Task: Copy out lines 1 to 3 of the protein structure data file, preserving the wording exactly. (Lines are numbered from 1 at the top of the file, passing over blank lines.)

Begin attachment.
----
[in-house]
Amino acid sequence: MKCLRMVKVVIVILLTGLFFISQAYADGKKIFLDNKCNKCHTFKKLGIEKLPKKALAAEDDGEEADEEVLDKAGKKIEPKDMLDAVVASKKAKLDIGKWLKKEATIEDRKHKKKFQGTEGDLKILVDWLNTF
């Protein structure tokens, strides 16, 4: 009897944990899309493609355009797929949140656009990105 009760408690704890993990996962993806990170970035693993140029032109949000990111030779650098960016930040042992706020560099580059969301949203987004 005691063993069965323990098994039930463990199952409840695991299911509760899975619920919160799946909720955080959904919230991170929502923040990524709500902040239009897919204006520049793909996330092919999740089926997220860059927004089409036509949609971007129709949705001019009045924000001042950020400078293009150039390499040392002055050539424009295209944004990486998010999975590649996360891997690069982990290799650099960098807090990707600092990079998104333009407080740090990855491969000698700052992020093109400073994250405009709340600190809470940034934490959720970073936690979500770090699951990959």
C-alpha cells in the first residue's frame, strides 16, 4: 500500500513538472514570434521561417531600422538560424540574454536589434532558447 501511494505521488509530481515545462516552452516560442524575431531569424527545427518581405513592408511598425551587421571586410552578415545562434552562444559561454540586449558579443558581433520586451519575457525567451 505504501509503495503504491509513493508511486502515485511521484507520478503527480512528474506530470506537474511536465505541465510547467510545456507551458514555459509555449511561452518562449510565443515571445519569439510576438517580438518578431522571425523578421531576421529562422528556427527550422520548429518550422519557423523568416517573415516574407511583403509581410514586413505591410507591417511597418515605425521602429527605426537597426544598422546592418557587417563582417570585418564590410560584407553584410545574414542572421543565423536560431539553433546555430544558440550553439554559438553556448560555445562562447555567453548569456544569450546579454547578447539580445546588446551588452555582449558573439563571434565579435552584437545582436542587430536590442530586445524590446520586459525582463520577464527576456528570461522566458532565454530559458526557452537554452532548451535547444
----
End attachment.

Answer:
[in-house]
Amino acid sequence: MKCLRMVKVVIVILLTGLFFISQAYADGKKIFLDNKCNKCHTFKKLGIEKLPKKALAAEDDGEEADEEVLDKAGKKIEPKDMLDAVVASKKAKLDIGKWLKKEATIEDRKHKKKFQGTEGDLKILVDWLNTF
């Protein structure tokens, strides 16, 4: 009897944990899309493609355009797929949140656009990105 009760408690704890993990996962993806990170970035693993140029032109949000990111030779650098960016930040042992706020560099580059969301949203987004 005691063993069965323990098994039930463990199952409840695991299911509760899975619920919160799946909720955080959904919230991170929502923040990524709500902040239009897919204006520049793909996330092919999740089926997220860059927004089409036509949609971007129709949705001019009045924000001042950020400078293009150039390499040392002055050539424009295209944004990486998010999975590649996360891997690069982990290799650099960098807090990707600092990079998104333009407080740090990855491969000698700052992020093109400073994250405009709340600190809470940034934490959720970073936690979500770090699951990959």